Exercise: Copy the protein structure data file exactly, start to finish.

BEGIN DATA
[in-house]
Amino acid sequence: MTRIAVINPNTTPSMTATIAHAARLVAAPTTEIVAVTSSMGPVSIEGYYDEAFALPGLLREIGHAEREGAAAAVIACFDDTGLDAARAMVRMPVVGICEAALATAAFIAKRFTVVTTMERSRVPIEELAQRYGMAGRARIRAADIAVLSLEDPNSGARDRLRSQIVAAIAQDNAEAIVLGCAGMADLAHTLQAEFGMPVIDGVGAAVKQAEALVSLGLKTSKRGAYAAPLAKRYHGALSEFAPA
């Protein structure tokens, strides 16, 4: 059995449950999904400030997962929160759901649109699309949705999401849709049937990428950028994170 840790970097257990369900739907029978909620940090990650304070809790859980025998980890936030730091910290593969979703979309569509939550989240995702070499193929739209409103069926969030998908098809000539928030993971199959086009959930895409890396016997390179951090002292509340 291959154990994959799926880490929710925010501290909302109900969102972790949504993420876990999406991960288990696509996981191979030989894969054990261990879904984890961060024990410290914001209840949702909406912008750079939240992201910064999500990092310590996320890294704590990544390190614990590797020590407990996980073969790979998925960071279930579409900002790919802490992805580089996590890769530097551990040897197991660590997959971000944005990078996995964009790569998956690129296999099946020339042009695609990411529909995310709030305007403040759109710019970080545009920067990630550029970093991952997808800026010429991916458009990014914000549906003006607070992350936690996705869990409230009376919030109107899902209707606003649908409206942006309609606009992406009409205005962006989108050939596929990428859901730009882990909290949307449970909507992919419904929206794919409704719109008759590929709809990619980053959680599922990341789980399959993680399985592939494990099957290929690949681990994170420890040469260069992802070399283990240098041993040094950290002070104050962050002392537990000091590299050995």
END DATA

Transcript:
[in-house]
Amino acid sequence: MTRIAVINPNTTPSMTATIAHAARLVAAPTTEIVAVTSSMGPVSIEGYYDEAFALPGLLREIGHAEREGAAAAVIACFDDTGLDAARAMVRMPVVGICEAALATAAFIAKRFTVVTTMERSRVPIEELAQRYGMAGRARIRAADIAVLSLEDPNSGARDRLRSQIVAAIAQDNAEAIVLGCAGMADLAHTLQAEFGMPVIDGVGAAVKQAEALVSLGLKTSKRGAYAAPLAKRYHGALSEFAPA
């Protein structure tokens, strides 16, 4: 059995449950999904400030997962929160759901649109699309949705999401849709049937990428950028994170 840790970097257990369900739907029978909620940090990650304070809790859980025998980890936030730091910290593969979703979309569509939550989240995702070499193929739209409103069926969030998908098809000539928030993971199959086009959930895409890396016997390179951090002292509340 291959154990994959799926880490929710925010501290909302109900969102972790949504993420876990999406991960288990696509996981191979030989894969054990261990879904984890961060024990410290914001209840949702909406912008750079939240992201910064999500990092310590996320890294704590990544390190614990590797020590407990996980073969790979998925960071279930579409900002790919802490992805580089996590890769530097551990040897197991660590997959971000944005990078996995964009790569998956690129296999099946020339042009695609990411529909995310709030305007403040759109710019970080545009920067990630550029970093991952997808800026010429991916458009990014914000549906003006607070992350936690996705869990409230009376919030109107899902209707606003649908409206942006309609606009992406009409205005962006989108050939596929990428859901730009882990909290949307449970909507992919419904929206794919409704719109008759590929709809990619980053959680599922990341789980399959993680399985592939494990099957290929690949681990994170420890040469260069992802070399283990240098041993040094950290002070104050962050002392537990000091590299050995």